Their eyes were bright and twinkling. Their faces were tilted up from their place on the carpeted floor! All fifteen of the four-year-old children sat transfixed in their places and thoroughly enthralled with the speaker as she shared the poem, The Three Little Kittens! It was her expressions and the nuances of her voice that captured their full attention. As I watched the children’s faces, I mentally made a note to plan some follow-up activities. At that moment, I discovered the love of storytelling and the magic of holding children’s interest. I heard Ms. Carol Reinhardt, the librarian; introduce the book, The Snowy Day. As I look back, I realize that those memories were over twenty years ago when I owned a preschool center. Yet, it seems like yesterday as I reflect on the importance of storytime.
As part of the weekly curriculum, the children’s teacher and I took them to the local library for storytime. The parents provided a library card that I kept in my office. Each Tuesday, we headed to the library in the center’s van. The children learned the routine quickly. First, they experienced stories and activities and then they selected books to check out.
The library had a designated room for storytime. It was attractive and equipped with easels, puppets, sentence strips, flannel board, etc. Upon entering this special room, the children found a space on the floor and quietly sat with their legs crossed anticipating the arrival of Ms. Reinhardt. Usually, she planned a theme-based assembly. During one of the weeks in February, she selected snow as her topic. On this particular day, she entered the room in a toboggan, scarf, and mittens. The children were mesmerized by her appearance! Once she began reading, her intonation and excitement kept the children fixed on the pages of her book. At the end of the first story, Ms. Reinhardt involved the children in a song, a movement activity, and a finger play. I’m sure that she kept this pace to keep even the most hyper-active child from becoming restless. I can almost hear her reading, “crunch, crunch, crunch, his feet sank in the snow.”
After storytime ended each week, the children went into the larger area where the books are stored. With fifteen four-year-old children, it did not take long for us to decide that we could not turn them loose in an organized library. Ms. Reinhardt’s solution was to gather around fifty books to display on several tables. The hands-on approach worked. I wish you could have seen the children turning pages and studying the illustrations. However, some children became more discriminatory about their needs. “I want a dinosaur book,” Carson indicated. We made every effort to accommodate. The children walked out of the library each Tuesday with their books in hand and a satisfactory smile on their faces.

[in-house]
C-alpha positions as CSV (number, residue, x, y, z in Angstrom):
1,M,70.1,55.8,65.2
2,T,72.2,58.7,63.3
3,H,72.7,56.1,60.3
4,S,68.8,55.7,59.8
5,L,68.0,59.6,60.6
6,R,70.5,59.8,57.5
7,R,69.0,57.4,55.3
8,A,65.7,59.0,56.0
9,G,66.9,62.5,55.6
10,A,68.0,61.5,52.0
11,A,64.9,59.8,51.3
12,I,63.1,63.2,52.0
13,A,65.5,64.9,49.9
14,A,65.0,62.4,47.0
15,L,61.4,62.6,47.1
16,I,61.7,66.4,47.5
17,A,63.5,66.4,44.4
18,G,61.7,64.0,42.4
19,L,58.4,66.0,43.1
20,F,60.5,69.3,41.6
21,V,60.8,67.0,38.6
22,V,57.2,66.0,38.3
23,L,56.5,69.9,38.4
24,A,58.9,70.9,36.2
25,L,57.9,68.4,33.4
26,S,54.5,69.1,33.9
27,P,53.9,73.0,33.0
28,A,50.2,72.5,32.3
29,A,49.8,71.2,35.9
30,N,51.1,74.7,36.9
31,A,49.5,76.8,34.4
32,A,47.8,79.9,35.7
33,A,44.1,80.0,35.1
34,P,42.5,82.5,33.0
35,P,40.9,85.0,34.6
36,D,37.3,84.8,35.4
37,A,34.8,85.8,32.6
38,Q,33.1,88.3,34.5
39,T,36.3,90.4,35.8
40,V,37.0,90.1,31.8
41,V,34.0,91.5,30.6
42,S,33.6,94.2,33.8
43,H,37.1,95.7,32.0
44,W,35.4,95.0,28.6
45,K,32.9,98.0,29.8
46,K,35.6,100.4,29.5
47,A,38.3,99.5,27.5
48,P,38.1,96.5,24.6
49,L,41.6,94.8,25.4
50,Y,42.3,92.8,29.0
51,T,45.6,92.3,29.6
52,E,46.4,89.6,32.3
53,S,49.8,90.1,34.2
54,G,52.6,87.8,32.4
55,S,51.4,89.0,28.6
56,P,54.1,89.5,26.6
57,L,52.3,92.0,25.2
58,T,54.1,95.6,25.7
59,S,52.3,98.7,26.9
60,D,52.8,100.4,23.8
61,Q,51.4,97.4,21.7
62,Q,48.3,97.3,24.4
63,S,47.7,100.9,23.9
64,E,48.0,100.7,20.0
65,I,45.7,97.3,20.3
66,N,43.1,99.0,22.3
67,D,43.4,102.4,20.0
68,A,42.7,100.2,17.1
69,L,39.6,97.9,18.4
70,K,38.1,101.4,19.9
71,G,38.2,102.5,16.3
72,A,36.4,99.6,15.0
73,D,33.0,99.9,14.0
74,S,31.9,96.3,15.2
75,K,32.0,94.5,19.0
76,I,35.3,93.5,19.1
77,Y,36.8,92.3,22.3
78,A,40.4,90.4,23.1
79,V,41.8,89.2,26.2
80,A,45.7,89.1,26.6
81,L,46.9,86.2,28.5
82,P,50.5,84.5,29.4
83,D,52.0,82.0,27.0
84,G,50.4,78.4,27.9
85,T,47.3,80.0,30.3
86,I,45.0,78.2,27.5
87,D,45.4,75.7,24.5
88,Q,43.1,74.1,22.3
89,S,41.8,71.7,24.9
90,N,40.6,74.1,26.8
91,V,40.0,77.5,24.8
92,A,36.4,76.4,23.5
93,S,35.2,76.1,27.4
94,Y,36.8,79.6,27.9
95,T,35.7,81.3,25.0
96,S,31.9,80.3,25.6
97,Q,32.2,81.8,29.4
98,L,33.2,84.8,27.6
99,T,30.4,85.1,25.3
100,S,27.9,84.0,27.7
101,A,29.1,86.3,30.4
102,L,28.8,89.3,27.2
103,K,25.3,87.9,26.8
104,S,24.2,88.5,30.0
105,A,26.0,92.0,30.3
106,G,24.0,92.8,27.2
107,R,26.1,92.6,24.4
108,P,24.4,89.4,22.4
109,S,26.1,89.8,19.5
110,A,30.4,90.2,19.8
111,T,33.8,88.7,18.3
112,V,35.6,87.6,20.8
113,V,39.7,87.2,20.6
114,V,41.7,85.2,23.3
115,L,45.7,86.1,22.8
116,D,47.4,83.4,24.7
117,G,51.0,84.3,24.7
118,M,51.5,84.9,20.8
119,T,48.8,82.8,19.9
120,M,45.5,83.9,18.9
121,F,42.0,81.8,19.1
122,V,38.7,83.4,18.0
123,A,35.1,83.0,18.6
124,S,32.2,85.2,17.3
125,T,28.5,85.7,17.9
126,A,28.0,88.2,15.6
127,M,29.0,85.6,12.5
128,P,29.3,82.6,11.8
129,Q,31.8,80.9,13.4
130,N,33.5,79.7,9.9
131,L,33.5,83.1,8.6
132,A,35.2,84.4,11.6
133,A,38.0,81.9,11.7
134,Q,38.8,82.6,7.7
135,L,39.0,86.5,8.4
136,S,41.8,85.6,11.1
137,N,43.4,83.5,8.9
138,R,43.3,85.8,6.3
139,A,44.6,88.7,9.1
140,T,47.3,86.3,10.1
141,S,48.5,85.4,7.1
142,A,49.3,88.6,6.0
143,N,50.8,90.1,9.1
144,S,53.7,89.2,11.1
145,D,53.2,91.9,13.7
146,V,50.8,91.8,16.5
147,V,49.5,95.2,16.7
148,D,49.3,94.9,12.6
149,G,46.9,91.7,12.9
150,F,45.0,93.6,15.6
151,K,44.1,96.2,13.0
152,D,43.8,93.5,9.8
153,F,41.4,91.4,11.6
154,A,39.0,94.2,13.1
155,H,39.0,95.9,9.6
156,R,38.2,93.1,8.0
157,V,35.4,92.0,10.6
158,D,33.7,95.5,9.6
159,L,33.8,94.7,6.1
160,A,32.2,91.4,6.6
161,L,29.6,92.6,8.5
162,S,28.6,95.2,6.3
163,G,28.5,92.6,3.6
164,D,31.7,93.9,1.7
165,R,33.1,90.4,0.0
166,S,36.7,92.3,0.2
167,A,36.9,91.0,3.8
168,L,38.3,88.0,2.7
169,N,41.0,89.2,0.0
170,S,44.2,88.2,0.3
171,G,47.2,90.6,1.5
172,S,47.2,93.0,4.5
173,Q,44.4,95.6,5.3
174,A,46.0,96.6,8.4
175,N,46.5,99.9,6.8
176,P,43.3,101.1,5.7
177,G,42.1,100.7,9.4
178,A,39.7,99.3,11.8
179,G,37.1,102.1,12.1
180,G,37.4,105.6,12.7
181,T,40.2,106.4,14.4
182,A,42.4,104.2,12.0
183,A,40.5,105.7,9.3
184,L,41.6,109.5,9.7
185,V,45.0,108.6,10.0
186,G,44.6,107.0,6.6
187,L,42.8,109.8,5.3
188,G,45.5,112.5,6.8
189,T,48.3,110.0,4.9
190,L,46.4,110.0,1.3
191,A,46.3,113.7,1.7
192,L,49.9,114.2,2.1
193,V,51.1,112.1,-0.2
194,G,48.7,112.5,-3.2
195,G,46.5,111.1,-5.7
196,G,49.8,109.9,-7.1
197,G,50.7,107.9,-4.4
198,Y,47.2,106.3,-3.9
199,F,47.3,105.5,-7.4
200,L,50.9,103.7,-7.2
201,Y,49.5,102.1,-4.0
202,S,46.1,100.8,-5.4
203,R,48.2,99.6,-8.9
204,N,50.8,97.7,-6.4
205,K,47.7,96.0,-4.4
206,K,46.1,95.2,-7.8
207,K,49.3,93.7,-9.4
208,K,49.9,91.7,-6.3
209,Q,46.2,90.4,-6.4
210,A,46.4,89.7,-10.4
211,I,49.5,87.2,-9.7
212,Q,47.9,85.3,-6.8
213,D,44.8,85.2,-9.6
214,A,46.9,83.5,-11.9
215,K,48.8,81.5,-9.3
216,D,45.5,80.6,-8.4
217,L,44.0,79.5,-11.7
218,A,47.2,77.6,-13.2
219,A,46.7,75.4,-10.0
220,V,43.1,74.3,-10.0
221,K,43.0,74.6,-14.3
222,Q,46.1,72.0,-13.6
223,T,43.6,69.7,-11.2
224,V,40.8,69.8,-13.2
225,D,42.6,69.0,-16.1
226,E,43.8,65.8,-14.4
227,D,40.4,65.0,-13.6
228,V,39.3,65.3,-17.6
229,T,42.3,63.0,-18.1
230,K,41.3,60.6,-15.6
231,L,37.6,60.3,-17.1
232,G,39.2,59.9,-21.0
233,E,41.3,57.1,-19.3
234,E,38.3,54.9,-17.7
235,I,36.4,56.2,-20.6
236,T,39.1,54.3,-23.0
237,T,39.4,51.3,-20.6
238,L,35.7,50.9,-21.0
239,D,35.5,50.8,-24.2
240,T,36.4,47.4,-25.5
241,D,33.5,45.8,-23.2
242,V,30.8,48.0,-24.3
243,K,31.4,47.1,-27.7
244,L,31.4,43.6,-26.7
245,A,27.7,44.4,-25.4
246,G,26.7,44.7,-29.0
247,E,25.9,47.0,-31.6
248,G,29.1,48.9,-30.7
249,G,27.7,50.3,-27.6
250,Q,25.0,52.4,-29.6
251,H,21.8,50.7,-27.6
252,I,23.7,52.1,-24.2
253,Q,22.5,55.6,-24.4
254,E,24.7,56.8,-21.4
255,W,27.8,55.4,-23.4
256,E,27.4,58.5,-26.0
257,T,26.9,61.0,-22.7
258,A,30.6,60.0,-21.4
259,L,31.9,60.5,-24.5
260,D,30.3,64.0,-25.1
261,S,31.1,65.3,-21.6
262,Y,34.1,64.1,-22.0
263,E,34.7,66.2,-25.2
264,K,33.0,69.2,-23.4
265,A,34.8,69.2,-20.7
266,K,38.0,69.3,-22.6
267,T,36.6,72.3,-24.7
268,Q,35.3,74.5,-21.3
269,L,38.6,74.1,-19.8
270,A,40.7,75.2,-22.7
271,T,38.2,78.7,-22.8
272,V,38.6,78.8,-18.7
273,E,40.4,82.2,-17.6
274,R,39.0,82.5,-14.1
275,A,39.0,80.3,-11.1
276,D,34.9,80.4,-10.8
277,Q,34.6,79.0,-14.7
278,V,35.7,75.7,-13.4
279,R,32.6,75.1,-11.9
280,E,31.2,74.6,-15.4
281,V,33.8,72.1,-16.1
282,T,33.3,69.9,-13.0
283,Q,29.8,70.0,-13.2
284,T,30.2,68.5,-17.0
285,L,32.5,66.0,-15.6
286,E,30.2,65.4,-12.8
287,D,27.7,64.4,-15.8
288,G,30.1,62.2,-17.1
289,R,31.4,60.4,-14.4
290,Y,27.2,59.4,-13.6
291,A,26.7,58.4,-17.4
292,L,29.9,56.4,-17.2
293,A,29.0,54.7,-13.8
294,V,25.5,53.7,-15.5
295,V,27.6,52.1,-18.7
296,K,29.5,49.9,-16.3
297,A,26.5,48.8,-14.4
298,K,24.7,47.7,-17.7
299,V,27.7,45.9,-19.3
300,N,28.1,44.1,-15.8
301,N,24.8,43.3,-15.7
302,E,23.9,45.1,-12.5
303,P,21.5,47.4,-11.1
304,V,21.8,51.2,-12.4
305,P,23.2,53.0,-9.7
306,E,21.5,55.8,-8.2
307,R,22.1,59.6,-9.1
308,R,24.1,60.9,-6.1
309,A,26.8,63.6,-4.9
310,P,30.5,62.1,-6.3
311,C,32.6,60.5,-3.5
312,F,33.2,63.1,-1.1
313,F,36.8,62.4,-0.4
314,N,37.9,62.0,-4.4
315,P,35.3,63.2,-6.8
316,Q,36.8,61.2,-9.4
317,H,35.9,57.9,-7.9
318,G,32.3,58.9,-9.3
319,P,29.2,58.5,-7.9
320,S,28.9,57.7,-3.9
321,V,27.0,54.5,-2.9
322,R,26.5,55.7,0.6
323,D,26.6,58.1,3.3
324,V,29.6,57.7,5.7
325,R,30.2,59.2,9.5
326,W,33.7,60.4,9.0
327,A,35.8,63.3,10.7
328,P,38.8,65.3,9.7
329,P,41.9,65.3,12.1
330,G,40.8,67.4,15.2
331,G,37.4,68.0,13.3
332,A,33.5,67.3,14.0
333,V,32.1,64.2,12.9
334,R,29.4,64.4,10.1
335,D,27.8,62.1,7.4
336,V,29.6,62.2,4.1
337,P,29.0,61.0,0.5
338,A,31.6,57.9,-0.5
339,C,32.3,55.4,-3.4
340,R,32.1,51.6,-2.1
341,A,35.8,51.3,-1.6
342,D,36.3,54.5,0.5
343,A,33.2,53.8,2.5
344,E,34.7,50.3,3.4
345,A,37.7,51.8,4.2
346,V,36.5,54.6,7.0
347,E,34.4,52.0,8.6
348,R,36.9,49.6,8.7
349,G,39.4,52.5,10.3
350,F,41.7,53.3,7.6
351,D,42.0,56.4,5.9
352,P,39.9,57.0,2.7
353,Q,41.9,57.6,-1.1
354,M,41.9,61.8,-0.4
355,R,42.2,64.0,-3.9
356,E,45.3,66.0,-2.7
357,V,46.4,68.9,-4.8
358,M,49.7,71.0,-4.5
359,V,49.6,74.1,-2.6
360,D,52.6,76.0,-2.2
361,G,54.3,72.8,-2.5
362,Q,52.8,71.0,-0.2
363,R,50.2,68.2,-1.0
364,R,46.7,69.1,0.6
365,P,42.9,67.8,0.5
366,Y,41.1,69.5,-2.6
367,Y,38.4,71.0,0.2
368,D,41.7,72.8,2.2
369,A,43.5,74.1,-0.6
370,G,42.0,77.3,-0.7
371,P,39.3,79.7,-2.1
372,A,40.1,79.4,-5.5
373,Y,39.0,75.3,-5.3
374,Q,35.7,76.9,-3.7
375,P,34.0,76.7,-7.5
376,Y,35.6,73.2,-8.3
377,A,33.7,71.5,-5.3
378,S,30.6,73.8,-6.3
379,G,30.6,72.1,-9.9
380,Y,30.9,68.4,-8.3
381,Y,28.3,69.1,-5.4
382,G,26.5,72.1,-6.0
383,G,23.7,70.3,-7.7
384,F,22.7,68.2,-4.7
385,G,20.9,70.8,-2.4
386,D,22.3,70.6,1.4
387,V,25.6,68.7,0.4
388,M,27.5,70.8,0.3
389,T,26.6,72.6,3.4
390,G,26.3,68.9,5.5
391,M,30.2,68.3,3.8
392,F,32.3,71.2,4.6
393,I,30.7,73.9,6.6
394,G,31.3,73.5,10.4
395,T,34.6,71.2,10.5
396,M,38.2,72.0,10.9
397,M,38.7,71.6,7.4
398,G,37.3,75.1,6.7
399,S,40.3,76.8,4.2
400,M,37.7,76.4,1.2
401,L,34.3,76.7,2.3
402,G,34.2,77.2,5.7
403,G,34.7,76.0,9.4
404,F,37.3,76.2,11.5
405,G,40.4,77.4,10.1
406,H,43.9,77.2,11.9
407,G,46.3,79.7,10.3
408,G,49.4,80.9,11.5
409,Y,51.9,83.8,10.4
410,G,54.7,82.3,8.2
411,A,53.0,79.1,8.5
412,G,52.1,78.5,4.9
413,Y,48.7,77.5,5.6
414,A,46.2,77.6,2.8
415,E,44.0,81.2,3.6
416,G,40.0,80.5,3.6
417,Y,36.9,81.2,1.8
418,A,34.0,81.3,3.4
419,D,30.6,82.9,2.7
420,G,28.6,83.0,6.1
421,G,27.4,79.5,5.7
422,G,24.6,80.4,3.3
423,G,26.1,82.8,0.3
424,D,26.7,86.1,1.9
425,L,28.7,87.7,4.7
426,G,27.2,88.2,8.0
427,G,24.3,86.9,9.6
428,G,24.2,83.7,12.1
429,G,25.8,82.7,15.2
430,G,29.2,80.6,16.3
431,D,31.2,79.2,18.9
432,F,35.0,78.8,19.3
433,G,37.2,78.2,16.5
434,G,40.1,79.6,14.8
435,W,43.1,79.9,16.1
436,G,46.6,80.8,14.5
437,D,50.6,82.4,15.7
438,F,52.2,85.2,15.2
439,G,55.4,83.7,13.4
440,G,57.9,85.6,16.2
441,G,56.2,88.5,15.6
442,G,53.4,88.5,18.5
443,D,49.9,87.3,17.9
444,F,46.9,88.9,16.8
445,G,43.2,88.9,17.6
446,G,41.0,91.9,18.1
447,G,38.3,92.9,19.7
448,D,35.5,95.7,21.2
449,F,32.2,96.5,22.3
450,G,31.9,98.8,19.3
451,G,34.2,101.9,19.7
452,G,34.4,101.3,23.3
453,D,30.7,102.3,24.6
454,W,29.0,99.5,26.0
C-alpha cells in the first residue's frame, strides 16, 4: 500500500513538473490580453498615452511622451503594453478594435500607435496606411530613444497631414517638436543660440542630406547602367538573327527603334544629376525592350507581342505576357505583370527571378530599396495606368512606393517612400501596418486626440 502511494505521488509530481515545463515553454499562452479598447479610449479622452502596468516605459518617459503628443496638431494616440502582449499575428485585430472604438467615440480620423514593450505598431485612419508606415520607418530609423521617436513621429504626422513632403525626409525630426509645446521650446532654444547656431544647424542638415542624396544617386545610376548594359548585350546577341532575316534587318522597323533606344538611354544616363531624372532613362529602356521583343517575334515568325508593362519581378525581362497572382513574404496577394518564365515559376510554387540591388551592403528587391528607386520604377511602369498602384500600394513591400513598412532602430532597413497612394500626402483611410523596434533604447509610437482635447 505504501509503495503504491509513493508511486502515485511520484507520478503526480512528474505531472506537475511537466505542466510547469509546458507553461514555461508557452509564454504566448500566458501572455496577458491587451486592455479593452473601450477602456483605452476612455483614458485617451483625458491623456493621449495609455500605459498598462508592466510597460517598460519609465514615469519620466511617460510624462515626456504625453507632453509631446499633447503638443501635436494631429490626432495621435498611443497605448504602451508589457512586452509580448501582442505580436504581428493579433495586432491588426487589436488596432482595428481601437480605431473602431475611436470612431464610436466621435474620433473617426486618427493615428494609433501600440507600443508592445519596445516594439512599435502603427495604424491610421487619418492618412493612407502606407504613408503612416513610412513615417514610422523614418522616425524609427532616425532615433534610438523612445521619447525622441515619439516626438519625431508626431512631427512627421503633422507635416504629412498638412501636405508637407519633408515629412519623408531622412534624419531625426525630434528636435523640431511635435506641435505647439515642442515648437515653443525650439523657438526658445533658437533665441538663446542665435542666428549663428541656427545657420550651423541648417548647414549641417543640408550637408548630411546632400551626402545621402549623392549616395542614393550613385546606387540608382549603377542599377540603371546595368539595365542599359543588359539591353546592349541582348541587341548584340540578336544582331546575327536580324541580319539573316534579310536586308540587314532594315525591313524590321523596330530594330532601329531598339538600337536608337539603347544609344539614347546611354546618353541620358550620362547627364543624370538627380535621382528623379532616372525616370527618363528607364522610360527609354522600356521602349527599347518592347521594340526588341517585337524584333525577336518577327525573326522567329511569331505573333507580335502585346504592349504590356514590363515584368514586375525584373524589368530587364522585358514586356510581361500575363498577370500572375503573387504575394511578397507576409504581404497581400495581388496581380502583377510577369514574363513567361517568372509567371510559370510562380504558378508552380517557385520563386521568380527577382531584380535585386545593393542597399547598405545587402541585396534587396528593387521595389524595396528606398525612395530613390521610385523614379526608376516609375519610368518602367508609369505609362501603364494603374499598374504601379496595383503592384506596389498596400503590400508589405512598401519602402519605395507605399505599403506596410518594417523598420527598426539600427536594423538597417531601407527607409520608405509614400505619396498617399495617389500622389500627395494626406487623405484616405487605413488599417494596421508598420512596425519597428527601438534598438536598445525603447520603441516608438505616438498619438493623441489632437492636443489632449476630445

The library visits were much more than a great activity each week. It provided ongoing benefits that rippled through the entire center and beyond. The rewards were immeasurable! The children began displaying many school readiness skills such as improving their vocabulary, pointing out words and letters, developing fine and large motor skills, decision making, following directions, taking care of borrowed property, and many more. Through their experiences, they became more consciousness of print. They began pointing out new words that they recognized each week. And more importantly, they developed a love for books.
With the library’s influence, the children’s interest in books catapulted the teachers, and family members to ramp-up their literacy practices. The preschool center became saturated with literacy experiences. The teachers began discussing authors, illustrators, genres, and ways to better share books. Their deliveries were more animated with modulated voices. I could clearly see the influence that Ms. Reinhardt’s storytime was making on the teachers.
With two new books going home each week, parents, grandparents, and guardians were reading books over and over. “How many times am I going to have to read Owl Moon,” one parent asked, jokingly?
It’s been years since that special time working directly with young children. The majority of my career was spent teaching early childhood education at the college level. While I can cite theories on literacy, I know first-hand that librarians, teachers, and parents that read books aloud to young children are encouraging them to get hooked on the enjoyment of reading. Book exposure enables young children to develop a love of books. Therefore, these children become good readers which are one of the keys to a successful student. Beyond that, loving books and reading are the attributes of life-long learning.
Our guest blogger today is Wanda Wyont. Wanda has worked in the field of education over twenty five years in many diverse backgrounds. Her teaching experiences range from preschool to college age. She has written and published numerous articles and papers on children’s issues. As an experienced storyteller, Wanda encourages children to become good readers and writers. Wanda Wyont is the author of the recently published book, Barkley’s Great Escape.
Please note that as a guest post, the views expressed here do not represent the official position of ALA or ALSC.
If you’d like to write a guest post for the ALSC Blog, please contact Mary Voors, ALSC Blog manager, at email@example.com.
Yay! It’s always good to be reminded of the benefits of Storytimes for young children – and of the importance of emoting while reading out loud! When you are excited about a book and you show it with your voice, kids respond to that. As a storytime host, it never hurts to look again at my own techniques and ask myself, am I doing the best I can?
Thank you for sharing! I’m feeling refreshed and ready to go again!
Thank you for your kind comments!